The title of his article -- Policies Designed for Self-Interested Citizens May Undermine "The Moral Sentiments": Evidence from Economic Experiments -- makes it clear where Samuel Bowles stands on the desirability of such policies. Here's the abstract:
High-performance organizations and economies work on the basis not only of material interests but also of Adam Smith's "moral sentiments." Well-designed laws and public policies can harness self-interest for the common good. However, incentives that appeal to self-interest may fail when they undermine the moral values that lead people to act altruistically or in other public-spirited ways. Behavioral experiments reviewed here suggest that economic incentives may be counterproductive when they signal that selfishness is an appropriate response; constitute a learning environment through which over time people come to adopt more self-interested motivations; compromise the individual's sense of self-determination and thereby degrade intrinsic motivations; or convey a message of distrust, disrespect, and unfair intent. Many of these unintended effects of incentives occur because people act not only to acquire economic goods and services but also to constitute themselves as dignified, autonomous, and moral individuals. Good organizational and institutional design can channel the material interests for the achievement of social goals while also enhancing the contribution of the moral sentiments to the same ends.
The paper itself is behind a paywall, but a popular science version is worth reading too:
A basic tenet of economics is that people always behave selfishly, or as the 18th century philosopher economist David Hume put it, "every man ought to be supposed to be a knave."
But what if some people aren't always knaves?
Sam Bowles argues in Science June 20 that economics will get it wrong then, sometimes badly so. He points to new experimental evidence that people do often act against their own personal self-interest in favor of the common good, and they do so in predictable, understandable ways. Poorly-designed economic institutions fail to take advantage of intrinsic moral behavior and often undermine it. .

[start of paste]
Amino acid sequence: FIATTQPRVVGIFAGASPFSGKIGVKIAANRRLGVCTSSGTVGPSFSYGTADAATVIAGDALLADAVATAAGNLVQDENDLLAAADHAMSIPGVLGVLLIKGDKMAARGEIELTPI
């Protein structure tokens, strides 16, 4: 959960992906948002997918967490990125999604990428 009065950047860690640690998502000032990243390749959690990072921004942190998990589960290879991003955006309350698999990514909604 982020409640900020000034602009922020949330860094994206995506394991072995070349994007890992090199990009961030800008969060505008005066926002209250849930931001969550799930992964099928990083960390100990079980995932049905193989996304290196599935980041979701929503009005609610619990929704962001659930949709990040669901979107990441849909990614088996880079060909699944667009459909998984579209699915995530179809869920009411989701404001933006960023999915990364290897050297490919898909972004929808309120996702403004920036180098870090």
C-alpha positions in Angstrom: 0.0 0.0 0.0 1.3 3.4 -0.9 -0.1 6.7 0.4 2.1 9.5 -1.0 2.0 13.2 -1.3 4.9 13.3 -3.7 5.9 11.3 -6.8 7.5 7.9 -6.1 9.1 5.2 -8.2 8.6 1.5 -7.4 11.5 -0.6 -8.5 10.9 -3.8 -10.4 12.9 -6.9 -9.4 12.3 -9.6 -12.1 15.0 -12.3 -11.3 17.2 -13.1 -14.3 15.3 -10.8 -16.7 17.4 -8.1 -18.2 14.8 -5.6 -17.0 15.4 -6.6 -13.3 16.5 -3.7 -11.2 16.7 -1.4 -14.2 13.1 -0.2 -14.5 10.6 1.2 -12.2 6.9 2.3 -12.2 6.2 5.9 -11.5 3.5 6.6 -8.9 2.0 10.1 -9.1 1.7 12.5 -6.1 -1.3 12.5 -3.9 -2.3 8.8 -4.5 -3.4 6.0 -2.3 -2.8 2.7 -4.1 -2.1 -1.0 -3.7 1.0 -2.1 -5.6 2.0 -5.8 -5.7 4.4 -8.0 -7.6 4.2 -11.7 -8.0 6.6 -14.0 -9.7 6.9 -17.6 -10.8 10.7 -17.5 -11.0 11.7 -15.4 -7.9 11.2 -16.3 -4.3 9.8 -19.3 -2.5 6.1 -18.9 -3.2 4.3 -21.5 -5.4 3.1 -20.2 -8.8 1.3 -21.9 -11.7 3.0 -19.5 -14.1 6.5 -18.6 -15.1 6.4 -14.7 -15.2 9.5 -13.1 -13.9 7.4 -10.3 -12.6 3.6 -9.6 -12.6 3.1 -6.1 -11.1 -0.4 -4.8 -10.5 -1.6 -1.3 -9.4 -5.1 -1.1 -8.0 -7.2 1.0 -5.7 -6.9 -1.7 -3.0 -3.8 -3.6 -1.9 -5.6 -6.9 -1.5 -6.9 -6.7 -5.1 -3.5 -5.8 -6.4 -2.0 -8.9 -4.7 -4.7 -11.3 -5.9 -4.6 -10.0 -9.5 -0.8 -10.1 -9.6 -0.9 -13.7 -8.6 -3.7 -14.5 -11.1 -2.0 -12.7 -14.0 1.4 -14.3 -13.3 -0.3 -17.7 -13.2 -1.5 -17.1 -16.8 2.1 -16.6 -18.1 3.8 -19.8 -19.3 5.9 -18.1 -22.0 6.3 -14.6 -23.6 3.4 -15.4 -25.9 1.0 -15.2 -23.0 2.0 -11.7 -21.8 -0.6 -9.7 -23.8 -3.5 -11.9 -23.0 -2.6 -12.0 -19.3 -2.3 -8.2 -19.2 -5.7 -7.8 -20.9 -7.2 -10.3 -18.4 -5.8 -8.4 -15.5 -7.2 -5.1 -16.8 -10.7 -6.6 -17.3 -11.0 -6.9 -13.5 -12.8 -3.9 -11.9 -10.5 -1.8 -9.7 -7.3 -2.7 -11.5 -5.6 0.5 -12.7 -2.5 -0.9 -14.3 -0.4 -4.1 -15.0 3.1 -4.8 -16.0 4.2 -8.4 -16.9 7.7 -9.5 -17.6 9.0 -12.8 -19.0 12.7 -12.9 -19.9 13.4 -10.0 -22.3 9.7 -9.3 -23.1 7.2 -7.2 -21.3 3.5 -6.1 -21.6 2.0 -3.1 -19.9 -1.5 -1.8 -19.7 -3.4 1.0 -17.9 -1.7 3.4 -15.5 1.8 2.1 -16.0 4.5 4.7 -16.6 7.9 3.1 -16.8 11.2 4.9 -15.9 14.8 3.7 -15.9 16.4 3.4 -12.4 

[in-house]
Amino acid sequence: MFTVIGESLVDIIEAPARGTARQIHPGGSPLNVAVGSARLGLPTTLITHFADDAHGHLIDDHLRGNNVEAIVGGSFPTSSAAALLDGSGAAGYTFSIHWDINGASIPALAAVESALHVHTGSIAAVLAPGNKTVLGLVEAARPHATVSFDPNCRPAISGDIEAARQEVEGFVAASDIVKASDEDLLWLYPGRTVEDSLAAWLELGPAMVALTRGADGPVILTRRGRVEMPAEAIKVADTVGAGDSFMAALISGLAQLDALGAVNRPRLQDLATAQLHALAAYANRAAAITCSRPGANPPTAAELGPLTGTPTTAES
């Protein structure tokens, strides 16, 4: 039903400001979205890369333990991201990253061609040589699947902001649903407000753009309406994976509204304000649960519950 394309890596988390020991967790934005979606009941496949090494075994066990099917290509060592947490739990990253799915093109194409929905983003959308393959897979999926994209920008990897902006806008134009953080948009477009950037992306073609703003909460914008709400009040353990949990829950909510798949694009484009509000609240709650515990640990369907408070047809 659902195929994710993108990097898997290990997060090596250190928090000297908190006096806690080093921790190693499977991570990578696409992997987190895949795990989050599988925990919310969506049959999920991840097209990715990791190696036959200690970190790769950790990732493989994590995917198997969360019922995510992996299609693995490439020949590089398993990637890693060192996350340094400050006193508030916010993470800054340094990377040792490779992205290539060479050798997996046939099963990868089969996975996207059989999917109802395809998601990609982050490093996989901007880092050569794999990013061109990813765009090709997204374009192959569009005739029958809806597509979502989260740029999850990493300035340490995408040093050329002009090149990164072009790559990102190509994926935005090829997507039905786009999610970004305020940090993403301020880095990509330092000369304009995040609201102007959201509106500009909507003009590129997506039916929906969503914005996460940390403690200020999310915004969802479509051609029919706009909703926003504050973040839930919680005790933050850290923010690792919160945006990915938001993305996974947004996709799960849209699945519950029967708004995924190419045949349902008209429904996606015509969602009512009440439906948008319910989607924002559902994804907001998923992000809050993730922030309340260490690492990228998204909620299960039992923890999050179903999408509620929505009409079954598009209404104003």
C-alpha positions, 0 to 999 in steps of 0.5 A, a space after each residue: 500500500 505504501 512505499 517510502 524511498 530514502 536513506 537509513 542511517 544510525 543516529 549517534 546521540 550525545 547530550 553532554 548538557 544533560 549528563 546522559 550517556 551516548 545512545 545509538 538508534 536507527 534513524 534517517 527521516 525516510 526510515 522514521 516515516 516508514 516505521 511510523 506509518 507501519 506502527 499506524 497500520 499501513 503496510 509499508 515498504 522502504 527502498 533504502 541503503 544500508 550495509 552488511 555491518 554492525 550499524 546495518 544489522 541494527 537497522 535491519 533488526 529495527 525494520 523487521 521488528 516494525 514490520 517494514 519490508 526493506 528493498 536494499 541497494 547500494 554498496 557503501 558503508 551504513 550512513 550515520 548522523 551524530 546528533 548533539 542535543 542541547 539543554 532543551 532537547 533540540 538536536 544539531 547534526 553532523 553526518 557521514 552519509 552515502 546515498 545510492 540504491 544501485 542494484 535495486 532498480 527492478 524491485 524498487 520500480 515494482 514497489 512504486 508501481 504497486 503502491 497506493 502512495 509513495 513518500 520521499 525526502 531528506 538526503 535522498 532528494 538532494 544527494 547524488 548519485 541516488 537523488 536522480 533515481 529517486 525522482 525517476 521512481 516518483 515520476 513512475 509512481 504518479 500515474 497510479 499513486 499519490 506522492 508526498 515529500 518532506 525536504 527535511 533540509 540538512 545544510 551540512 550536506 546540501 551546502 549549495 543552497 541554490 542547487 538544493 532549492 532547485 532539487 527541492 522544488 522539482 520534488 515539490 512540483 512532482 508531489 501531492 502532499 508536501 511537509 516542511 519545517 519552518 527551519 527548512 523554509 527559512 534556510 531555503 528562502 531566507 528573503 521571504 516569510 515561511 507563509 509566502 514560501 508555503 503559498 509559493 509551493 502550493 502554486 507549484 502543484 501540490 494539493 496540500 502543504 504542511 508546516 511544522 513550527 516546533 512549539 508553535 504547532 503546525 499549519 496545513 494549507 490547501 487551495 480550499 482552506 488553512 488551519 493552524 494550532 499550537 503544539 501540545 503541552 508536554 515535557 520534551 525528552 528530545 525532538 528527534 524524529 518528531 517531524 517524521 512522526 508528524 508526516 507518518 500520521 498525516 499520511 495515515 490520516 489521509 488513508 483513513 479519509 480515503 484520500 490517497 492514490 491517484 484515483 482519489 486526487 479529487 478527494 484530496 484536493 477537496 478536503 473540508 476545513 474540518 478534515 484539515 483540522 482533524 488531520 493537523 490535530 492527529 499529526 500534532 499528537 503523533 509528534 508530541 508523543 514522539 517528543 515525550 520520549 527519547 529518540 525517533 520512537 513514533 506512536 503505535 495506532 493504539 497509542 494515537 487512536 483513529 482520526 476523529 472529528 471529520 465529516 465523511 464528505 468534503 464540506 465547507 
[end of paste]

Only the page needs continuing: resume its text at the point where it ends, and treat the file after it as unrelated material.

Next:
Take this example: Six day care centers imposed a fine on parents who picked their children up late. The effect? Tardiness doubled, and it stayed high even when the fine was removed. Parents, it seems, stopped seeing lateness as an imposition on teachers, and instead saw it as something that could be purchased with no moral failing.
Another example is a study this year which showed that women donated blood less frequently when they were paid for it than when it was an act of charity.
These examples show that economists ignore human altruism at their peril.
In a post that may be of some relevance here, Dan Ariely comments on a recent story about "a new movement among doctors and hospitals to admit their mistakes rather than continue with the more traditional approach of denying and defending them"; the apparent benefit of this move is that these hospitals are sued less often! Here's Ariely:
... We live in two worlds. The first is governed by social norms, which generally implies that all parties involved share a level of trust and a general understanding that everybody will act with the best intentions, bearing in mind the well being of others in addition to their own. In this social world, small transgressions are usually acknowledged and both parties work together to respectfully fix the situation in a manner that does the least damage to the other. The second world is generally governed by market norms-things like contracts, numbers, and hard facts. In this world both parties tend to be so concerned with sticking to the terms outlined in a contract that the slightest transgression is treated without an ounce of empathy often causing it to evolve into something larger. After all it is a violation of the contract. In this world intentions do not matter and it is only actions that count-you are either fulfilling your contract or you are not.
I suspect that the doctors and the hospitals that have enacted these disclosure policies, have tapped into the power of operating in accordance with social norms so that both the doctor and the patient can work together to prevent a bad situation from becoming worse.